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FEBS Lett. 2006 December 22; 580(30-3): 6933–6937.
PMCID: PMC1839758
EMSID: UKMS189

The intracellular localisation and mobility of Type Iγ phosphatidylinositol 4P 5-kinase splice variants

Abstract

There are three known splice variants of Type Iγ phosphatidylinositol 4-phosphate 5-kinase (PIPkin Iγ): PIPkins Iγ87, Iγ90, and the most recently cloned (Giudici, M.L., Emson, P.C. and Irvine, R.F. (2004) A novel neuronal-specific splice variant of Type I phosphatidylinositol 4-phosphate 5-kinase isoform gamma. Biochem. J. 379, 489–496) PIPkin IγC (here called PIPkin Iγ93). Here, we have explored the subcellular localisation and mobility of Type I PIPkins in transfected cells by confocal microscopy and flourescence recovery after photobleaching. The unique behaviour shown by PIPkin Iγ93 is consistent with its suggested distinct function. Moreover, the markedly different localisation and mobility of active versus inactive PIPkin Iγ93 provide insights into the factors that dictate cellular targeting of Type Iγ PIPkins.

Abbreviations: Type I PIPkin, phosphatidylinositol 4-phosphate 5-kinase; FRAP, fluorescence recovery after photobleaching
Keywords: Phosphatidylinositol 4-phosphate, Phosphatidylinositol 4-phosphate 5-kinase, Fluorescence recovery after photobleaching

1. Introduction

PtdIns(4,5)P2 is now known to fulfil many intracellular functions (see [1,2] for reviews), and this is reflected in part by the diversity of the family of enzymes principally responsible for PtdIns(4,5)P2 synthesis [3], the Type I PtdIns4P 5-kinases (Type I PIPkins). The three known mammalian isoforms can exhibit distinct functions (e.g. [4,5] and see [6] for review), and moreover, PIPkin Iγ widens this potential repertoire by existing as three splice variants. Differential splicing of genes is a general way that evolution uses to enhance or modify gene diversity [7], and so studying the difference between the splice variants of PIPkin Iγ can not only provide a way of exploring the diversity of inositide signalling, but can also serve as a specific exemplar to illustrate the physiological function of splice variation.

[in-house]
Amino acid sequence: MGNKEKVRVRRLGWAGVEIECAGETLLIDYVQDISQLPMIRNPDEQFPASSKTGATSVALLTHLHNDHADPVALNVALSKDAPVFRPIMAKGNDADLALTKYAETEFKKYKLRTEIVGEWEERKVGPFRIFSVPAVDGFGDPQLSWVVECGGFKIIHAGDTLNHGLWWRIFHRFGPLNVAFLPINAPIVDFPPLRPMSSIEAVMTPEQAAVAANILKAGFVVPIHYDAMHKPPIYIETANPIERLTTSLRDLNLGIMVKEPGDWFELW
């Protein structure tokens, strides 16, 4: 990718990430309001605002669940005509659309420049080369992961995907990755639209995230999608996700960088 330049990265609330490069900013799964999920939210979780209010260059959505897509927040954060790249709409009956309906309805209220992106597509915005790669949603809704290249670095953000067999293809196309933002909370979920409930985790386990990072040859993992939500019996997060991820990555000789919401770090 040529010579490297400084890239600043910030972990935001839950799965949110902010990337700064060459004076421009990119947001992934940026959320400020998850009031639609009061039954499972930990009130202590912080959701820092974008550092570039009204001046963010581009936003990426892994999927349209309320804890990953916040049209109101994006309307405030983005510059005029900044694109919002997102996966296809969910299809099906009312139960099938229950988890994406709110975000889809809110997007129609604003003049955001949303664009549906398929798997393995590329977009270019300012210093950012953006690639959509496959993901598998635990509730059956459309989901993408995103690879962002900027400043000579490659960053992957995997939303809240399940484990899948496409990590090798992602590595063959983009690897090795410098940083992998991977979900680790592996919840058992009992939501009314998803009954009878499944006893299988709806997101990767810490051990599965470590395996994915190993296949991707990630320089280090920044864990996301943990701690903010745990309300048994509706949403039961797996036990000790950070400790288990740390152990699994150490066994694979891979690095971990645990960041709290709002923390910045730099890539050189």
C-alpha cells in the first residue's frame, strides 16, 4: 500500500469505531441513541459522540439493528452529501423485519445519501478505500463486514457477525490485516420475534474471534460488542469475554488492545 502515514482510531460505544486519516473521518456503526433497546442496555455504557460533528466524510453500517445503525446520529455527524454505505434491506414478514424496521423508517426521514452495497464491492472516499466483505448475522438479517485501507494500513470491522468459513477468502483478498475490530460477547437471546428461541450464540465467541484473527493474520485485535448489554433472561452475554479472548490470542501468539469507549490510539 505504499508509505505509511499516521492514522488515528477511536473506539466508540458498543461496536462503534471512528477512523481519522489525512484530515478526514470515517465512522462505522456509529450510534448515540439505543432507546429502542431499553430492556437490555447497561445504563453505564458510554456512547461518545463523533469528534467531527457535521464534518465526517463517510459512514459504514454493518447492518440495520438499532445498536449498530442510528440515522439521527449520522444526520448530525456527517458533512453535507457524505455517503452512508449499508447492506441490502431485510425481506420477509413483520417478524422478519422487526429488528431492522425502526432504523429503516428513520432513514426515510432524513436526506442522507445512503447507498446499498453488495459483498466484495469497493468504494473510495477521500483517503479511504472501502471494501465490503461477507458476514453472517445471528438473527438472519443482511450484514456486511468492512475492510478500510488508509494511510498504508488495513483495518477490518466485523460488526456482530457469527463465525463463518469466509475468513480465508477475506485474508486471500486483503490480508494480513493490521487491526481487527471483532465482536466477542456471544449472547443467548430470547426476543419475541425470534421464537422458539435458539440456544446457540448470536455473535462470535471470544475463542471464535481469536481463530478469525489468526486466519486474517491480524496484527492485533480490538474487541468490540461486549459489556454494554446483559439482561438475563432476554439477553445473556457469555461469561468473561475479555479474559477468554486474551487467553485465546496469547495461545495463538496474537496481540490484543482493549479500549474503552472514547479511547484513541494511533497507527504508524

For example, the two PIPkin Iγ spliceoforms first cloned [8], PIPkin Iγ90 and Iγ87, have distinct functions. Two groups have shown how both PIPkin Iγ90 and Iγ87 are localised primarily to the plasma membrane, but only PIPkin Iγ90 is targeted to focal adhesions where it interacts functionally with talin [9,10]. This interaction is regulated in a complex manner by phosphorylation [11,12], and may play an important role in presynaptic vesicle recycling [13,14]. Moreover, a further functional separation of these two splice variants is revealed by the demonstration [15] that PLD2 specifically stimulates integrin-mediated adhesion by a process involving PIPkin Iγ87, but not PIPkinIγ90.

Recently, we extended the known splice variants of PIPkin Iγ by discovering a third spliceoform, which is similar to PIPkin Iγ90, but with an extra 26 amino acids inserted 26 residues from the C-terminus [16]. We originally called this variant PIPkin IγC, but here, to introduce consistency in nomenclature with more extensive recent work on PIPkin Iγs (see above), we refer to PIPkin IγC as Iγ93. PIPkin Iγ93 is apparently restricted in its expression to defined neurons in the brain, and we have suggested that it has a unique function in that synthesis a pool of PtdIns(4,5)P2 which plays a role in the maintenance of neuronal processes [16].

Here, we document a comparative study on the subcellular localisation of all three PIPkin Iγ splice variants. We find that PIPkin Iγ93 has a localisation and mobility entirely different from the other Type I PIPkins, and that its enzymic activity alters its properties.

2. Materials and methods

2.1. Materials

FLAG-constructs were obtained as previously described [16]. GFP-labelled PIPKin Iα was a gift from K.A. Hinchliffe, (Department of Physiology & Pharmacology, University of Manchester, UK).

2.2. Cell culture

COS-7 cells and HEK-293 cells were maintained in Dulbecco’s Modified Eagles Medium (DMEM) (Invitrogen, UK) containing 10% foetal bovine serum (FBS) (Invitrogen), 50 U/ml penicillin and 50 U/ml streptomycin at 37 °C, 5% CO2. Cells were seeded onto glass coverslips (Menzel-Glaser-Germany) pre-coated with poly-d-lysine (Sigma, UK) in case of HEK-293 cells.

2.3. Transfection

Transfection of COS-7 cells was done by the calcium-phosphate technique. Cells were incubated overnight with calcium-phosphate/DNA precipitate in DMEM 10%FBS followed by glycerol-shock and then kept in the growth medium.

HEK-293 cells were transfected using FuGene6 Transfection reagent (Roche Molecular Biochemicals, USA).